Need to Know #7: Alcohol

 

7 calories/ 29kj

Unlike the other macronutrients alcohol is not essential for human survival so we will not look at it in detail in this article. However, you should be aware that calories from alcohol still definitely count! The human body doesn’t fully metabolise alcohol, rather it burns and excretes it to get rid of a toxic substance from your system. This places huge strain on the liver, kidneys and the body’s other detoxification pathways. (2) This alcohol excretion process needs to occur first, before the body can deal with calories from any other macronutrient group. Therefore alcohol consumption does significantly impair weight loss and general vitality. It can bring a lot of joy and is a great social activity, so I will never tell you that you must give up alcohol completely. However, let’s not kid ourselves about the impacts of alcohol.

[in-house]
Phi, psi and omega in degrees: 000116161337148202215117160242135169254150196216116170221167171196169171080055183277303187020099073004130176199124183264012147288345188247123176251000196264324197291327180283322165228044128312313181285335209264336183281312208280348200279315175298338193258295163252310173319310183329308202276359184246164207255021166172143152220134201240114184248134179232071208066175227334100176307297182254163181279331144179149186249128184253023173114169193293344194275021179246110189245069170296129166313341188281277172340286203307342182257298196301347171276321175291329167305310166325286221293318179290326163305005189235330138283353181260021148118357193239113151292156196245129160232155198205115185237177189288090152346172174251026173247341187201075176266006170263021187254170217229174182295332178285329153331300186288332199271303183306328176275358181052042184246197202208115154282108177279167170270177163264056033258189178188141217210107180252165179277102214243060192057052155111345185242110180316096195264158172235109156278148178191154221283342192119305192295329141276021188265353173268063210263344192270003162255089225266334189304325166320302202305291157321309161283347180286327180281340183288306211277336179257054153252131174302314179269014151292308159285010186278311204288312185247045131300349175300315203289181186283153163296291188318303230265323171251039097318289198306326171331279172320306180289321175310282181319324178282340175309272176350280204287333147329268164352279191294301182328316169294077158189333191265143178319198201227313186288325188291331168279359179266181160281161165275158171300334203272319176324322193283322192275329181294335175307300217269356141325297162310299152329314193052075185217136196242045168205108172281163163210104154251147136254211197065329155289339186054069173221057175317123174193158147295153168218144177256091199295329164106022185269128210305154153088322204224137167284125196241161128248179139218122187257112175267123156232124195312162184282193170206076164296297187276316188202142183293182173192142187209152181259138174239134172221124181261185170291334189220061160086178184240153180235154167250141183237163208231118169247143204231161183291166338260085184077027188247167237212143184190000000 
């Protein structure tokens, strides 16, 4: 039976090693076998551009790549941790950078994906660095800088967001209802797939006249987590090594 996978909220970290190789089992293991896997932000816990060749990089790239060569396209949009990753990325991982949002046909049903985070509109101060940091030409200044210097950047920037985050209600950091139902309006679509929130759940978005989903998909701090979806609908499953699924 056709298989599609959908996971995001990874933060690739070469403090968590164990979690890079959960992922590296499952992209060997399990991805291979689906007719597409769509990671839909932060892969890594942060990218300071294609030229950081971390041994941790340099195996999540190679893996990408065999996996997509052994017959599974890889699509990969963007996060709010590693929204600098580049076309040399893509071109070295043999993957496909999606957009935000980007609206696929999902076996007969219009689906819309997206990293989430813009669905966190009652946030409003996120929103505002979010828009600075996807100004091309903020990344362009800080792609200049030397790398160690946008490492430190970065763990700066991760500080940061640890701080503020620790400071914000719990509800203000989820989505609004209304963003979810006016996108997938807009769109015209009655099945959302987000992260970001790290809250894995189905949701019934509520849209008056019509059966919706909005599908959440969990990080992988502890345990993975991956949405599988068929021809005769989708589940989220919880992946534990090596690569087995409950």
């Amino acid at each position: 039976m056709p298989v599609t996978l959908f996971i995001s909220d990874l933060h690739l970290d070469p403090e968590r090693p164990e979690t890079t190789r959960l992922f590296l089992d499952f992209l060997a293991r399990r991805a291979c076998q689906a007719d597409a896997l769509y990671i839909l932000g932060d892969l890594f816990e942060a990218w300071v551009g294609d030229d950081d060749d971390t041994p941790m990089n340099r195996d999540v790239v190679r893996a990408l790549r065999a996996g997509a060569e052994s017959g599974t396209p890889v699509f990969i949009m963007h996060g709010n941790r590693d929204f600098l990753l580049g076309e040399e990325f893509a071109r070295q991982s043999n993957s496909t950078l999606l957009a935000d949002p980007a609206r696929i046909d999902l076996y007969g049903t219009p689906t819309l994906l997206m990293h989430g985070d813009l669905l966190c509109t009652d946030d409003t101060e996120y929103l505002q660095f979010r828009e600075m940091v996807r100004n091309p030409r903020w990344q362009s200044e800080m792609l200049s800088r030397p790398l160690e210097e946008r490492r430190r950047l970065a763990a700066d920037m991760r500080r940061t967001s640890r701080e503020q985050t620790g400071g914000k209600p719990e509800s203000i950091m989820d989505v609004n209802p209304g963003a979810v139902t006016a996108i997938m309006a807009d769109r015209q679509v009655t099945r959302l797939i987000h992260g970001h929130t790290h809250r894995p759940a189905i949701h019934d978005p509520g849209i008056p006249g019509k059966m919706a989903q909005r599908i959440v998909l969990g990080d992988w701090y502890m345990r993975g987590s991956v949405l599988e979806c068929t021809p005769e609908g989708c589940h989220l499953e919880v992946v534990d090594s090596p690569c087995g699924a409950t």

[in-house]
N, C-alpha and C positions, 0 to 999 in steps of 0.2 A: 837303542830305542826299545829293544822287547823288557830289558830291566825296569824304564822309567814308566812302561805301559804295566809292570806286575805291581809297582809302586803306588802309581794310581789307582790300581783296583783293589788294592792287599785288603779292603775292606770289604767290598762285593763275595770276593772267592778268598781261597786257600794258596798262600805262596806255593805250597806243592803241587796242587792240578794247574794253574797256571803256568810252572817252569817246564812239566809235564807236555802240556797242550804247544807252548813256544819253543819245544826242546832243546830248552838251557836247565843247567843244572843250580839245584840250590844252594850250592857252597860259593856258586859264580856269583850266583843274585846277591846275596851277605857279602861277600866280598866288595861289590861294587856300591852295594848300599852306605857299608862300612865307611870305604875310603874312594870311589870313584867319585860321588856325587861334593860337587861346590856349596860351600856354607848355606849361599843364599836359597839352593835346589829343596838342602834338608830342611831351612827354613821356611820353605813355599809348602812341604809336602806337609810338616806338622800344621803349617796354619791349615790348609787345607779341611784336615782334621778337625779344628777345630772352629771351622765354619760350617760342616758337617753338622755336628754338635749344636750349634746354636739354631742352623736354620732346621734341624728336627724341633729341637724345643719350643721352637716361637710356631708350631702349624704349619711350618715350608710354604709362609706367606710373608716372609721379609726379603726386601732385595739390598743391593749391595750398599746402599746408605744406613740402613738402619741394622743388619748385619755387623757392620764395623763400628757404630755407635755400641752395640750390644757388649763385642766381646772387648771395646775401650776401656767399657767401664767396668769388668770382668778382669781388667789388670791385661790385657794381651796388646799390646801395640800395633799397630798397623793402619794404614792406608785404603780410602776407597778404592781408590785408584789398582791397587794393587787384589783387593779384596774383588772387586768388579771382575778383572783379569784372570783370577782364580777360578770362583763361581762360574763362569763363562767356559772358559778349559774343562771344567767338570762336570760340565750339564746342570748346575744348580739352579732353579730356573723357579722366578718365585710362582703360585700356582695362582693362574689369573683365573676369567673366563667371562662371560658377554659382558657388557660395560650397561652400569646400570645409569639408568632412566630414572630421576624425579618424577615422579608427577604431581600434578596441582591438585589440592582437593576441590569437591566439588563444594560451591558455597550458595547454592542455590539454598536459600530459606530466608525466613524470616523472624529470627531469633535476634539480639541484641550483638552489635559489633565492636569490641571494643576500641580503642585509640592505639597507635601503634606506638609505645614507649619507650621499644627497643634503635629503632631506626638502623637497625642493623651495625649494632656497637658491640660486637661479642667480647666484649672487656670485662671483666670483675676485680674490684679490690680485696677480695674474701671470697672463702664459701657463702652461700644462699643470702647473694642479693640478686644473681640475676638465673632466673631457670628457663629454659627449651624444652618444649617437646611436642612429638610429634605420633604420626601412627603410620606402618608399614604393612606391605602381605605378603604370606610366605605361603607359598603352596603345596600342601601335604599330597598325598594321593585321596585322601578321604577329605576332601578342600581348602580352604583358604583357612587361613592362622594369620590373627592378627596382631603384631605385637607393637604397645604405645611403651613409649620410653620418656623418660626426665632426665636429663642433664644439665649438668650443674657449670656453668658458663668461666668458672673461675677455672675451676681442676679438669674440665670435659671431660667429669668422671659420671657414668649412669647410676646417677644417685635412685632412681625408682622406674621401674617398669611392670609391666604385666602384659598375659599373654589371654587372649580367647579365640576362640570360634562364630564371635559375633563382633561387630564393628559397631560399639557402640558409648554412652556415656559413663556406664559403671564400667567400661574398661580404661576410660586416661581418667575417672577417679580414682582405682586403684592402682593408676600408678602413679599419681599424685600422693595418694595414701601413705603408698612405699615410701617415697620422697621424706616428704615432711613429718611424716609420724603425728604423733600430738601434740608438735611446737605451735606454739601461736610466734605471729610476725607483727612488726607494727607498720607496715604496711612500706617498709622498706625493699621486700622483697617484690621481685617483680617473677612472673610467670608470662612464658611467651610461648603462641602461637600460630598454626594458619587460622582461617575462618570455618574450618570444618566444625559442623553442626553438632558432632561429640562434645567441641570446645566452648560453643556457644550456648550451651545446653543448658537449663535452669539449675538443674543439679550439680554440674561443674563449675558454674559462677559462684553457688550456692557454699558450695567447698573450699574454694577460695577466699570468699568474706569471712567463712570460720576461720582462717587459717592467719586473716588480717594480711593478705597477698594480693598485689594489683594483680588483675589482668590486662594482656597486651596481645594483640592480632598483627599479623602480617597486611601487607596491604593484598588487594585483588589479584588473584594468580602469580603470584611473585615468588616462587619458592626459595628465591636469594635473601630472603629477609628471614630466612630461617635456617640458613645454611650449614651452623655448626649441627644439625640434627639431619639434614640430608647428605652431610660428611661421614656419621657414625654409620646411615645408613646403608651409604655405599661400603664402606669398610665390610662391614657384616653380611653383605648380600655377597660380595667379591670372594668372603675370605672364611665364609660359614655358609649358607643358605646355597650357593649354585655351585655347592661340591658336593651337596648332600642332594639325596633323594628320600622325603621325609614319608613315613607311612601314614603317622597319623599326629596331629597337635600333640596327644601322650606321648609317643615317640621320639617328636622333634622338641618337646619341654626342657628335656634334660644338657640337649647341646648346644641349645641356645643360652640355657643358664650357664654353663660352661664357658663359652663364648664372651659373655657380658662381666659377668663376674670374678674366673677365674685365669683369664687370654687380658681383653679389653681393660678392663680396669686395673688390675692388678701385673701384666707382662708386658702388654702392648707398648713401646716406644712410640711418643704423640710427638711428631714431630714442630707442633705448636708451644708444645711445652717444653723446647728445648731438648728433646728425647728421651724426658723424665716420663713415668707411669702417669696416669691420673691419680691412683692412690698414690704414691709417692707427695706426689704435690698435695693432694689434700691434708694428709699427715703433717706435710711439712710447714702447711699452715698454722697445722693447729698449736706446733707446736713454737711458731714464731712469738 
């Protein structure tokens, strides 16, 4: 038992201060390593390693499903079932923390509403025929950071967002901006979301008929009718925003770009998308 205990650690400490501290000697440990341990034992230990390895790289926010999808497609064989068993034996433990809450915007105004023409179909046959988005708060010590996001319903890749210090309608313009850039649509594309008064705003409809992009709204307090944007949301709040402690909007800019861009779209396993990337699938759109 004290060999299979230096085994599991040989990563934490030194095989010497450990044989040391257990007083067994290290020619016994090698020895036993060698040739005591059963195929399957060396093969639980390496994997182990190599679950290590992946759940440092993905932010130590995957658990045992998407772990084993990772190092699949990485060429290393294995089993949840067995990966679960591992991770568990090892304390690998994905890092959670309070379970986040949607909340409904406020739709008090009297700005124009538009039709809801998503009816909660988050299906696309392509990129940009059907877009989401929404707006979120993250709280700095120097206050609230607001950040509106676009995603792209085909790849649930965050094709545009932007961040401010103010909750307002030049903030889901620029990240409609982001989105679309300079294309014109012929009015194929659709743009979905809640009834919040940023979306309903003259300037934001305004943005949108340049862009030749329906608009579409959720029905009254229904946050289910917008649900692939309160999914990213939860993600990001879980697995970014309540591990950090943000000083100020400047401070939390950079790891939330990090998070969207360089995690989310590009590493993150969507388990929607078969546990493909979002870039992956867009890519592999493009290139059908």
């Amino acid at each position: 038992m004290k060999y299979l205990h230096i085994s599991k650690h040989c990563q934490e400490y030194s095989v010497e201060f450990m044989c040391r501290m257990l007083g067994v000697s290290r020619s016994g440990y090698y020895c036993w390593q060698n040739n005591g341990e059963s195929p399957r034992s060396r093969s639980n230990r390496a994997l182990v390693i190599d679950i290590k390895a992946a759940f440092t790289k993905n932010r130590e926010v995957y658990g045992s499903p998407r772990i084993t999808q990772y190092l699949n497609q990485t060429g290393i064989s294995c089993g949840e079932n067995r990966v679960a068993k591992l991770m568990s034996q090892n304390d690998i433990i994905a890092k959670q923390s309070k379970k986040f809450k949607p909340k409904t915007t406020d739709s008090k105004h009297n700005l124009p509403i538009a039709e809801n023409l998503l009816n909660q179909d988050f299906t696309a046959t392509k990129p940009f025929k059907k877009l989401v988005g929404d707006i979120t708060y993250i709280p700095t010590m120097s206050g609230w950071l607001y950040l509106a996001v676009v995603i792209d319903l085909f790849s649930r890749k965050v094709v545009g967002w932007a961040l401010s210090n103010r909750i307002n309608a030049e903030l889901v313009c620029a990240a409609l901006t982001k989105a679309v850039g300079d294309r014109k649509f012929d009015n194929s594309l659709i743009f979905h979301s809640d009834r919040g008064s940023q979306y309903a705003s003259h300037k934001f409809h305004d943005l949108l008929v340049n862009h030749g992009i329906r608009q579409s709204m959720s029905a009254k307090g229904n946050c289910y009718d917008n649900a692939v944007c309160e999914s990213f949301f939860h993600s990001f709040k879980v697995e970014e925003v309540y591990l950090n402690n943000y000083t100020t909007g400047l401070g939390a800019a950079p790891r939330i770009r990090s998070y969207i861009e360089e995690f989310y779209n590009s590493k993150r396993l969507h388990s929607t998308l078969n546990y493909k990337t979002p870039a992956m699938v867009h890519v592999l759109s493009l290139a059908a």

Coming next time: Micronutrients

That’s it for today’s macronutrient discussion. In the next article we will look at micronutrients and why they are an essential part of your diet.